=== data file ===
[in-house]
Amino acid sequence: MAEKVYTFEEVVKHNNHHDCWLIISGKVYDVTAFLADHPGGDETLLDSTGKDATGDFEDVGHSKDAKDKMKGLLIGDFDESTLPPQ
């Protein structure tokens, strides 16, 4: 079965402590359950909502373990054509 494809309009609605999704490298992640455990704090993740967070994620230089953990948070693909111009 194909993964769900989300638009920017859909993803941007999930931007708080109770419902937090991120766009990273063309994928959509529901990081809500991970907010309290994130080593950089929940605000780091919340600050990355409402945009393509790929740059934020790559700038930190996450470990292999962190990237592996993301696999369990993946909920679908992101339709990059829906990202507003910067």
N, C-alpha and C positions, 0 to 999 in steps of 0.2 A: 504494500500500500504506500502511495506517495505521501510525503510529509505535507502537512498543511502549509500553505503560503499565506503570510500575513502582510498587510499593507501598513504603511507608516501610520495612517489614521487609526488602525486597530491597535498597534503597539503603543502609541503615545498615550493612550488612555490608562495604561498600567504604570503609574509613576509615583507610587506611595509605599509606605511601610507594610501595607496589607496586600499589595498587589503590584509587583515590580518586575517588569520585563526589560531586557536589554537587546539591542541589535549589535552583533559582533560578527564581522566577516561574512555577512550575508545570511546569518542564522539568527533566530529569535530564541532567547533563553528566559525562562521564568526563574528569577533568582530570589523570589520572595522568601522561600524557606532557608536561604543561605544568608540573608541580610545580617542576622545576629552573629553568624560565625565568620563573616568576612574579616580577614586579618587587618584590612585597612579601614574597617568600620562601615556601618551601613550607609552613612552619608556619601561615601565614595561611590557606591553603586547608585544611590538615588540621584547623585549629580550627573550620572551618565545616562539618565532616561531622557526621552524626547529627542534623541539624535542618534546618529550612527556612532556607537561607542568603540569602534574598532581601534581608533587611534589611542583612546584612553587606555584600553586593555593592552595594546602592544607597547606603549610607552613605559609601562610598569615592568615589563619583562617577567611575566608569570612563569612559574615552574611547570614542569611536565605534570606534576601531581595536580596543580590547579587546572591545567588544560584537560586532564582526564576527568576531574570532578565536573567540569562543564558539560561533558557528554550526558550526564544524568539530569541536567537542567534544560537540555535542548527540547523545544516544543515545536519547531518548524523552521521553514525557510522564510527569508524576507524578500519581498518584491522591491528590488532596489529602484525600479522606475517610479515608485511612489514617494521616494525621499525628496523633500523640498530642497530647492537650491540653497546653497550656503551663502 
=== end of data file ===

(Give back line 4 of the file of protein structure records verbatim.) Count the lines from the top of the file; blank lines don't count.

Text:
N, C-alpha and C positions, 0 to 999 in steps of 0.2 A: 504494500500500500504506500502511495506517495505521501510525503510529509505535507502537512498543511502549509500553505503560503499565506503570510500575513502582510498587510499593507501598513504603511507608516501610520495612517489614521487609526488602525486597530491597535498597534503597539503603543502609541503615545498615550493612550488612555490608562495604561498600567504604570503609574509613576509615583507610587506611595509605599509606605511601610507594610501595607496589607496586600499589595498587589503590584509587583515590580518586575517588569520585563526589560531586557536589554537587546539591542541589535549589535552583533559582533560578527564581522566577516561574512555577512550575508545570511546569518542564522539568527533566530529569535530564541532567547533563553528566559525562562521564568526563574528569577533568582530570589523570589520572595522568601522561600524557606532557608536561604543561605544568608540573608541580610545580617542576622545576629552573629553568624560565625565568620563573616568576612574579616580577614586579618587587618584590612585597612579601614574597617568600620562601615556601618551601613550607609552613612552619608556619601561615601565614595561611590557606591553603586547608585544611590538615588540621584547623585549629580550627573550620572551618565545616562539618565532616561531622557526621552524626547529627542534623541539624535542618534546618529550612527556612532556607537561607542568603540569602534574598532581601534581608533587611534589611542583612546584612553587606555584600553586593555593592552595594546602592544607597547606603549610607552613605559609601562610598569615592568615589563619583562617577567611575566608569570612563569612559574615552574611547570614542569611536565605534570606534576601531581595536580596543580590547579587546572591545567588544560584537560586532564582526564576527568576531574570532578565536573567540569562543564558539560561533558557528554550526558550526564544524568539530569541536567537542567534544560537540555535542548527540547523545544516544543515545536519547531518548524523552521521553514525557510522564510527569508524576507524578500519581498518584491522591491528590488532596489529602484525600479522606475517610479515608485511612489514617494521616494525621499525628496523633500523640498530642497530647492537650491540653497546653497550656503551663502 